461. rates correspond to the level of home health provided.
  462. Hospital-Issued Notice of Noncoverage (HINNJ
    A letter provided to patients informing them of
  463. insurance noncoverage in case they refuse hospital discharge or insist on continued hospitalization
  464. despite the review by the peer review organization (PRO) that indicates their readiness for discharge.
  465. ICD-9-CM
    International Classification of Diseases, Ninth Revision, Clinical Modification, formulated
  466. to standardize diagnoses. It is used for coding medical records in preparation for reimbursement,
  467. particularly in the inpatient care setting. ICD-10 is expected to be published soon.
  468. Incentive
    A sum of money paid at the end of the year to healthcare providers by an
  469. insurance/managed care organization as a reward for the provision of quality and cost-effective care.
  470. Indemnity
    Security against possible loss or damages. Reimbursement for loss that is paid in a
  471. predetermined amount in the event of covered loss.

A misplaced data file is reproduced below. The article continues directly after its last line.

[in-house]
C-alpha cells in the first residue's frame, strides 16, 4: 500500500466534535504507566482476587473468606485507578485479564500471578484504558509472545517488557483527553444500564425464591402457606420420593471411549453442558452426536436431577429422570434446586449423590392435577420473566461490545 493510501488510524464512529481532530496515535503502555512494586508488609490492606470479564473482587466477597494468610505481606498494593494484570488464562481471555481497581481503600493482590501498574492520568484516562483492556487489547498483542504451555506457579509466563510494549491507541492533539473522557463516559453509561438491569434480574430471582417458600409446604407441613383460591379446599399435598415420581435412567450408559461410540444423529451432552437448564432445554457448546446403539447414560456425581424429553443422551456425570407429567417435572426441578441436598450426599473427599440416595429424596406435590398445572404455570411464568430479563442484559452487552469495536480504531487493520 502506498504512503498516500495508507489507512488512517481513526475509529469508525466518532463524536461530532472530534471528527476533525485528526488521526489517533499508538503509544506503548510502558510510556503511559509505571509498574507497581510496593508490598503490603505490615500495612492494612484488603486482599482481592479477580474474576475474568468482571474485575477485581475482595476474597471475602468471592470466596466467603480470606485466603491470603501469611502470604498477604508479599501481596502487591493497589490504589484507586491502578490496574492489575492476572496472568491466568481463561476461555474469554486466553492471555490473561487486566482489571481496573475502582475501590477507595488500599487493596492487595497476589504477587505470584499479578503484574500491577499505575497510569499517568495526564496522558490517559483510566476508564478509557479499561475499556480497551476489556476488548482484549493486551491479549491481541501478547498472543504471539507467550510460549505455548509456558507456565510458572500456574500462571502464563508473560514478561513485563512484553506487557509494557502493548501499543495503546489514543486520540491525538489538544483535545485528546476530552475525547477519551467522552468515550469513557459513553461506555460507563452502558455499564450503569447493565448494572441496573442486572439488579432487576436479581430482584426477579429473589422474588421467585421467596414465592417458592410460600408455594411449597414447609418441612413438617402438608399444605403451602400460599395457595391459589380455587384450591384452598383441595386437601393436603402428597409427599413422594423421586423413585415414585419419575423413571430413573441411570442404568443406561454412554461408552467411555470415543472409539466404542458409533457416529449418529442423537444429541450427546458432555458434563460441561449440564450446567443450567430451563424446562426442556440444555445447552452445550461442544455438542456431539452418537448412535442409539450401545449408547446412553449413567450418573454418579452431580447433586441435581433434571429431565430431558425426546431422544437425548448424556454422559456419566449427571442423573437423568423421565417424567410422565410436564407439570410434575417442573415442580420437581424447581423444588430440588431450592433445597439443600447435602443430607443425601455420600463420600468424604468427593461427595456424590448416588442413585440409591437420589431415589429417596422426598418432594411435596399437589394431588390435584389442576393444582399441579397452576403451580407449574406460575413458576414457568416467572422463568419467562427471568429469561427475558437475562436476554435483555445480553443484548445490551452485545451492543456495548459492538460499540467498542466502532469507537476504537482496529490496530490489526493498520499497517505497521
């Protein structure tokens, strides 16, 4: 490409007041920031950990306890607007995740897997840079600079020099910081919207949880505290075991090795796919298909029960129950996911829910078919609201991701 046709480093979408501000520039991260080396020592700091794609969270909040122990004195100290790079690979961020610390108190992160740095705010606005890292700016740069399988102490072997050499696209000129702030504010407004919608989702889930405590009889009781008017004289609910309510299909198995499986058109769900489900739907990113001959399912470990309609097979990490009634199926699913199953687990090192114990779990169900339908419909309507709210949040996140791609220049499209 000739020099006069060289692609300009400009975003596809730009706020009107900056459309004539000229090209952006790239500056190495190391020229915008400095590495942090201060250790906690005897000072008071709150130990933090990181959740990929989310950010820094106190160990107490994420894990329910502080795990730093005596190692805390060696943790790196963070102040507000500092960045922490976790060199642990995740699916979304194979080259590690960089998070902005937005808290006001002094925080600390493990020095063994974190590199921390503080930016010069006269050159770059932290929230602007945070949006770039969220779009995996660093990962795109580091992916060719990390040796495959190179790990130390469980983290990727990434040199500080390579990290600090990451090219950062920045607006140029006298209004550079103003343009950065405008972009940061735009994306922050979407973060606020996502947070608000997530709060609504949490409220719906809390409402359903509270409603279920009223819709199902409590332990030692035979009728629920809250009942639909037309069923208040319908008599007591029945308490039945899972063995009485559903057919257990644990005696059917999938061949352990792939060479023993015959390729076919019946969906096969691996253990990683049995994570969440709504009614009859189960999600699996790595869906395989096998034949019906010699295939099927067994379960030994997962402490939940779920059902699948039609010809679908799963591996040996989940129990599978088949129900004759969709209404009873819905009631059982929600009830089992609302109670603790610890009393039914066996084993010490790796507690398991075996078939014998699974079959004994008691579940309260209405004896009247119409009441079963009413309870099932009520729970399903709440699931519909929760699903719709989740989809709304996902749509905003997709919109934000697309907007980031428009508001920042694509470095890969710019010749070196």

472. Indemnity Benefits
    Benefits in the form of payments rather than services. In most cases after the
  473. provider has billed the patient, the insured person is reimbursed by the company.
  474. Individual Practice Association (IPA) Model HMO
    An HMO model that contracts with a private
  475. practice physician or healthcare association to provide healthcare services in return for a negotiated
  476. fee. The IPA then contracts with physicians who continue in their existing individual or group practice.
  477. Insurance
    A system/plan for a large number of people who are subject to the same loss and agree
  478. to have an insurer assess a premium, so when one suffers a loss, there is economic relief from the
  479. pooled resources. It also is known as protection by written contract against the financial hazards, in
  480. whole or part of the happenings of specified fortuitous events
  481. Insured
    The person, organization, or other entity who purchases insurance.
  482. Insurer
    The insurance company or any other organization which assumes the risk and provides the
  483. policy to the insured.
  484. Legal Reserve
    The minimum reserve which a company must keep to meet future claims and
  485. obligations as they are calculated under the state insurance code.
  486. Length of Stay
    The number of days that a health plan member/patient stays in an inpatient facility,
  487. home health, or hospice.
  488. Long-Term Disability Income Insurance
    Insurance issued to an employee, group, or individual to
  489. provide a reasonable replacement of a portion of an employee's earned income lost through a serious
  490. prolonged illness during the normal work career.